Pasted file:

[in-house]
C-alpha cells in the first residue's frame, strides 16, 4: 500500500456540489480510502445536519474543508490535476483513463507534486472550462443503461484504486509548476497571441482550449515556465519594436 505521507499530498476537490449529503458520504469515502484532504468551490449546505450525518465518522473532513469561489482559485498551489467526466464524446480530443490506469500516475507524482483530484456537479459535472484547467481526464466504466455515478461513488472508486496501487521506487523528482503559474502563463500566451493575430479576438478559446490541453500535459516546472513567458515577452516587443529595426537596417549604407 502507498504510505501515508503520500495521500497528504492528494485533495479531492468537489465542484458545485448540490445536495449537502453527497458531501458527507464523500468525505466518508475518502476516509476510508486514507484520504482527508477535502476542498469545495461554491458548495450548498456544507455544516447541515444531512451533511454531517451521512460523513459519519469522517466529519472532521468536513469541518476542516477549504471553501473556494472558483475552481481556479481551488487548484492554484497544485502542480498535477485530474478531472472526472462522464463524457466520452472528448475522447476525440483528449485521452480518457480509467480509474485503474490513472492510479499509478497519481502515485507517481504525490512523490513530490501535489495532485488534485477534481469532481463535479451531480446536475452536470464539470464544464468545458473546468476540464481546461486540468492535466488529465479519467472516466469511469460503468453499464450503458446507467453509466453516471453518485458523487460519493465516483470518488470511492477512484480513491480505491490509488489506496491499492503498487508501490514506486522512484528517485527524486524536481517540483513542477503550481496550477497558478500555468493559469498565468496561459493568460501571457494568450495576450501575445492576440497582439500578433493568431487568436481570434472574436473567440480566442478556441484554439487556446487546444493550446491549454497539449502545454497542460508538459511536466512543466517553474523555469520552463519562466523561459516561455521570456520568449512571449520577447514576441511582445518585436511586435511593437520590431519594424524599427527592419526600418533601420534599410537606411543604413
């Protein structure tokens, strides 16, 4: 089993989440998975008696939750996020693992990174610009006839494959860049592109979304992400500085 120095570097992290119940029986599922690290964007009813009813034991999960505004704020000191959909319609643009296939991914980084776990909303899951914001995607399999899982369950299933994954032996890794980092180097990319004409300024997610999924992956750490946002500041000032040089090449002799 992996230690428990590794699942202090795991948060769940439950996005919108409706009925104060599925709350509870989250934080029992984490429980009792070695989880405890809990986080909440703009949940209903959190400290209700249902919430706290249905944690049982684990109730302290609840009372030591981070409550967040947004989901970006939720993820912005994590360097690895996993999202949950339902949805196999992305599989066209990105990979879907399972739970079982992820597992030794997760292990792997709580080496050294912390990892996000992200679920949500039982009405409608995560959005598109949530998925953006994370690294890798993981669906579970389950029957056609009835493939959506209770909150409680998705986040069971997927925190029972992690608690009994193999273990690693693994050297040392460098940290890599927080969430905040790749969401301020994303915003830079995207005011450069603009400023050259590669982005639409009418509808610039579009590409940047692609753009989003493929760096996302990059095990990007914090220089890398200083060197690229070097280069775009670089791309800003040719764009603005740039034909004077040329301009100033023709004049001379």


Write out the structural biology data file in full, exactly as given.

[in-house]
C-alpha cells in the first residue's frame, strides 16, 4: 500500500456540489480510502445536519474543508490535476483513463507534486472550462443503461484504486509548476497571441482550449515556465519594436 505521507499530498476537490449529503458520504469515502484532504468551490449546505450525518465518522473532513469561489482559485498551489467526466464524446480530443490506469500516475507524482483530484456537479459535472484547467481526464466504466455515478461513488472508486496501487521506487523528482503559474502563463500566451493575430479576438478559446490541453500535459516546472513567458515577452516587443529595426537596417549604407 502507498504510505501515508503520500495521500497528504492528494485533495479531492468537489465542484458545485448540490445536495449537502453527497458531501458527507464523500468525505466518508475518502476516509476510508486514507484520504482527508477535502476542498469545495461554491458548495450548498456544507455544516447541515444531512451533511454531517451521512460523513459519519469522517466529519472532521468536513469541518476542516477549504471553501473556494472558483475552481481556479481551488487548484492554484497544485502542480498535477485530474478531472472526472462522464463524457466520452472528448475522447476525440483528449485521452480518457480509467480509474485503474490513472492510479499509478497519481502515485507517481504525490512523490513530490501535489495532485488534485477534481469532481463535479451531480446536475452536470464539470464544464468545458473546468476540464481546461486540468492535466488529465479519467472516466469511469460503468453499464450503458446507467453509466453516471453518485458523487460519493465516483470518488470511492477512484480513491480505491490509488489506496491499492503498487508501490514506486522512484528517485527524486524536481517540483513542477503550481496550477497558478500555468493559469498565468496561459493568460501571457494568450495576450501575445492576440497582439500578433493568431487568436481570434472574436473567440480566442478556441484554439487556446487546444493550446491549454497539449502545454497542460508538459511536466512543466517553474523555469520552463519562466523561459516561455521570456520568449512571449520577447514576441511582445518585436511586435511593437520590431519594424524599427527592419526600418533601420534599410537606411543604413
């Protein structure tokens, strides 16, 4: 089993989440998975008696939750996020693992990174610009006839494959860049592109979304992400500085 120095570097992290119940029986599922690290964007009813009813034991999960505004704020000191959909319609643009296939991914980084776990909303899951914001995607399999899982369950299933994954032996890794980092180097990319004409300024997610999924992956750490946002500041000032040089090449002799 992996230690428990590794699942202090795991948060769940439950996005919108409706009925104060599925709350509870989250934080029992984490429980009792070695989880405890809990986080909440703009949940209903959190400290209700249902919430706290249905944690049982684990109730302290609840009372030591981070409550967040947004989901970006939720993820912005994590360097690895996993999202949950339902949805196999992305599989066209990105990979879907399972739970079982992820597992030794997760292990792997709580080496050294912390990892996000992200679920949500039982009405409608995560959005598109949530998925953006994370690294890798993981669906579970389950029957056609009835493939959506209770909150409680998705986040069971997927925190029972992690608690009994193999273990690693693994050297040392460098940290890599927080969430905040790749969401301020994303915003830079995207005011450069603009400023050259590669982005639409009418509808610039579009590409940047692609753009989003493929760096996302990059095990990007914090220089890398200083060197690229070097280069775009670089791309800003040719764009603005740039034909004077040329301009100033023709004049001379």